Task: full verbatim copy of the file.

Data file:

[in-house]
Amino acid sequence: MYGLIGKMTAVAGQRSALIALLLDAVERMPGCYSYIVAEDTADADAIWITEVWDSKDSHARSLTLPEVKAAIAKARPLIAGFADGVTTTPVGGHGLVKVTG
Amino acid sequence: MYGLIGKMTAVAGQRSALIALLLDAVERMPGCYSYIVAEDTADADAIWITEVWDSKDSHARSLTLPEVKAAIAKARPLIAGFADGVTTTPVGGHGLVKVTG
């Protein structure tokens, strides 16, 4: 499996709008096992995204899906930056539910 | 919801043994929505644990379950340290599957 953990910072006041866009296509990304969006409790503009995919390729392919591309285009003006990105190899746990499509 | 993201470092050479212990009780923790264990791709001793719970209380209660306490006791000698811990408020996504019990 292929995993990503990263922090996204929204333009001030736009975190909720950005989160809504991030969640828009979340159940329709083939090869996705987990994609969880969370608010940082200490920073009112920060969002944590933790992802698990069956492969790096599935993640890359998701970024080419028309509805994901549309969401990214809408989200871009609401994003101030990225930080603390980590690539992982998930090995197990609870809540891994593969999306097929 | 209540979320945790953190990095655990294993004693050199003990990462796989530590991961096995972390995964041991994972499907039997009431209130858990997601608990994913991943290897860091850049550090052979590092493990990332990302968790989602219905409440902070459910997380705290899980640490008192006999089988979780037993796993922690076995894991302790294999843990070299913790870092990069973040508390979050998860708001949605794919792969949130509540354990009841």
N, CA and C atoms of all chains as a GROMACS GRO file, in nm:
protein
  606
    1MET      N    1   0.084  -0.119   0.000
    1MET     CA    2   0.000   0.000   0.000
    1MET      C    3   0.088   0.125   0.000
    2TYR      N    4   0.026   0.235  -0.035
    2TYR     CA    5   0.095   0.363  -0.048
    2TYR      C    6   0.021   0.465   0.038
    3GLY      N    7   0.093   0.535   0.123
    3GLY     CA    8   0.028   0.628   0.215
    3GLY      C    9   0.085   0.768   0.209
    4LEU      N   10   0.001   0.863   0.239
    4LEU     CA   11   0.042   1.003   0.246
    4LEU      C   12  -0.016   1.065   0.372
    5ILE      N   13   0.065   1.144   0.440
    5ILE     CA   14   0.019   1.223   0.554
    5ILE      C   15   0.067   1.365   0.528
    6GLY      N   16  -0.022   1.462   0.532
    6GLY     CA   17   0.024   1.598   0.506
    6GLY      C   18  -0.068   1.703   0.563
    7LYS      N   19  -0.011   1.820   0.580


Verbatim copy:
[in-house]
Amino acid sequence: MYGLIGKMTAVAGQRSALIALLLDAVERMPGCYSYIVAEDTADADAIWITEVWDSKDSHARSLTLPEVKAAIAKARPLIAGFADGVTTTPVGGHGLVKVTG
Amino acid sequence: MYGLIGKMTAVAGQRSALIALLLDAVERMPGCYSYIVAEDTADADAIWITEVWDSKDSHARSLTLPEVKAAIAKARPLIAGFADGVTTTPVGGHGLVKVTG
């Protein structure tokens, strides 16, 4: 499996709008096992995204899906930056539910 | 919801043994929505644990379950340290599957 953990910072006041866009296509990304969006409790503009995919390729392919591309285009003006990105190899746990499509 | 993201470092050479212990009780923790264990791709001793719970209380209660306490006791000698811990408020996504019990 292929995993990503990263922090996204929204333009001030736009975190909720950005989160809504991030969640828009979340159940329709083939090869996705987990994609969880969370608010940082200490920073009112920060969002944590933790992802698990069956492969790096599935993640890359998701970024080419028309509805994901549309969401990214809408989200871009609401994003101030990225930080603390980590690539992982998930090995197990609870809540891994593969999306097929 | 209540979320945790953190990095655990294993004693050199003990990462796989530590991961096995972390995964041991994972499907039997009431209130858990997601608990994913991943290897860091850049550090052979590092493990990332990302968790989602219905409440902070459910997380705290899980640490008192006999089988979780037993796993922690076995894991302790294999843990070299913790870092990069973040508390979050998860708001949605794919792969949130509540354990009841």
N, CA and C atoms of all chains as a GROMACS GRO file, in nm:
protein
  606
    1MET      N    1   0.084  -0.119   0.000
    1MET     CA    2   0.000   0.000   0.000
    1MET      C    3   0.088   0.125   0.000
    2TYR      N    4   0.026   0.235  -0.035
    2TYR     CA    5   0.095   0.363  -0.048
    2TYR      C    6   0.021   0.465   0.038
    3GLY      N    7   0.093   0.535   0.123
    3GLY     CA    8   0.028   0.628   0.215
    3GLY      C    9   0.085   0.768   0.209
    4LEU      N   10   0.001   0.863   0.239
    4LEU     CA   11   0.042   1.003   0.246
    4LEU      C   12  -0.016   1.065   0.372
    5ILE      N   13   0.065   1.144   0.440
    5ILE     CA   14   0.019   1.223   0.554
    5ILE      C   15   0.067   1.365   0.528
    6GLY      N   16  -0.022   1.462   0.532
    6GLY     CA   17   0.024   1.598   0.506
    6GLY      C   18  -0.068   1.703   0.563
    7LYS      N   19  -0.011   1.820   0.580